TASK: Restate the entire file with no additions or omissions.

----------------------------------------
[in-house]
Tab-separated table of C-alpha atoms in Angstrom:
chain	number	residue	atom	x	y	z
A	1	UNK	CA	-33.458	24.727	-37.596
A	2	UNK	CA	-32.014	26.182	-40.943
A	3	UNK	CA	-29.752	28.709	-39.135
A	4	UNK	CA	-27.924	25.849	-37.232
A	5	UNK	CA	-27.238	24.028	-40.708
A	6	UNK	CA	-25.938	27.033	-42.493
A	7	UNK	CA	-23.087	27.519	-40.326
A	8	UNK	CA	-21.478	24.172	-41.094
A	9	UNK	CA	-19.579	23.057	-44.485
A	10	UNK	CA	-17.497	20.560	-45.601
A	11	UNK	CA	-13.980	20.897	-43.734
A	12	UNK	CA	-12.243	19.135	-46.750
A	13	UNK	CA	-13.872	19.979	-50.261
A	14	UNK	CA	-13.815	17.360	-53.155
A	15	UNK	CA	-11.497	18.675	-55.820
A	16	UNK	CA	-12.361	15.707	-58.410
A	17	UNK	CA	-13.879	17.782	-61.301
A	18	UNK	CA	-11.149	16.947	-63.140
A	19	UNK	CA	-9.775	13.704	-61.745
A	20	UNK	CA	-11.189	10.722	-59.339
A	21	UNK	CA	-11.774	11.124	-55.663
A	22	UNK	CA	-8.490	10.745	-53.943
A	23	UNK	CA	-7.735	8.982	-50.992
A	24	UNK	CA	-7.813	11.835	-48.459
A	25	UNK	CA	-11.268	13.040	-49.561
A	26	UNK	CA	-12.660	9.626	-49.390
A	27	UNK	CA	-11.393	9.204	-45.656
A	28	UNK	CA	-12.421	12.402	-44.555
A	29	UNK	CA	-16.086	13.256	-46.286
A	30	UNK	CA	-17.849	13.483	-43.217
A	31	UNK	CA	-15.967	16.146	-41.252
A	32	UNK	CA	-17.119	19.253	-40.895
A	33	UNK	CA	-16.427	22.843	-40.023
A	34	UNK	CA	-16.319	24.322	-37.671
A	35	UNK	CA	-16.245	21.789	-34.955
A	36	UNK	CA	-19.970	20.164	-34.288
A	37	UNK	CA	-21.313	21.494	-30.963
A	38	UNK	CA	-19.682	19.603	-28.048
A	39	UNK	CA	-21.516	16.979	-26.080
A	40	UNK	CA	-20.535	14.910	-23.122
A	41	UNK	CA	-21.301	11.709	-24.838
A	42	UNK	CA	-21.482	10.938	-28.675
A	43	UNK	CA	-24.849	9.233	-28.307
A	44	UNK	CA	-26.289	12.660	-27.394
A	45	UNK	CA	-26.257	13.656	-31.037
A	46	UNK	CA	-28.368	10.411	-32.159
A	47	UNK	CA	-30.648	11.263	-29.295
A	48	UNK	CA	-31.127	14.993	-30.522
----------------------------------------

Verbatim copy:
[in-house]
Tab-separated table of C-alpha atoms in Angstrom:
chain	number	residue	atom	x	y	z
A	1	UNK	CA	-33.458	24.727	-37.596
A	2	UNK	CA	-32.014	26.182	-40.943
A	3	UNK	CA	-29.752	28.709	-39.135
A	4	UNK	CA	-27.924	25.849	-37.232
A	5	UNK	CA	-27.238	24.028	-40.708
A	6	UNK	CA	-25.938	27.033	-42.493
A	7	UNK	CA	-23.087	27.519	-40.326
A	8	UNK	CA	-21.478	24.172	-41.094
A	9	UNK	CA	-19.579	23.057	-44.485
A	10	UNK	CA	-17.497	20.560	-45.601
A	11	UNK	CA	-13.980	20.897	-43.734
A	12	UNK	CA	-12.243	19.135	-46.750
A	13	UNK	CA	-13.872	19.979	-50.261
A	14	UNK	CA	-13.815	17.360	-53.155
A	15	UNK	CA	-11.497	18.675	-55.820
A	16	UNK	CA	-12.361	15.707	-58.410
A	17	UNK	CA	-13.879	17.782	-61.301
A	18	UNK	CA	-11.149	16.947	-63.140
A	19	UNK	CA	-9.775	13.704	-61.745
A	20	UNK	CA	-11.189	10.722	-59.339
A	21	UNK	CA	-11.774	11.124	-55.663
A	22	UNK	CA	-8.490	10.745	-53.943
A	23	UNK	CA	-7.735	8.982	-50.992
A	24	UNK	CA	-7.813	11.835	-48.459
A	25	UNK	CA	-11.268	13.040	-49.561
A	26	UNK	CA	-12.660	9.626	-49.390
A	27	UNK	CA	-11.393	9.204	-45.656
A	28	UNK	CA	-12.421	12.402	-44.555
A	29	UNK	CA	-16.086	13.256	-46.286
A	30	UNK	CA	-17.849	13.483	-43.217
A	31	UNK	CA	-15.967	16.146	-41.252
A	32	UNK	CA	-17.119	19.253	-40.895
A	33	UNK	CA	-16.427	22.843	-40.023
A	34	UNK	CA	-16.319	24.322	-37.671
A	35	UNK	CA	-16.245	21.789	-34.955
A	36	UNK	CA	-19.970	20.164	-34.288
A	37	UNK	CA	-21.313	21.494	-30.963
A	38	UNK	CA	-19.682	19.603	-28.048
A	39	UNK	CA	-21.516	16.979	-26.080
A	40	UNK	CA	-20.535	14.910	-23.122
A	41	UNK	CA	-21.301	11.709	-24.838
A	42	UNK	CA	-21.482	10.938	-28.675
A	43	UNK	CA	-24.849	9.233	-28.307
A	44	UNK	CA	-26.289	12.660	-27.394
A	45	UNK	CA	-26.257	13.656	-31.037
A	46	UNK	CA	-28.368	10.411	-32.159
A	47	UNK	CA	-30.648	11.263	-29.295
A	48	UNK	CA	-31.127	14.993	-30.522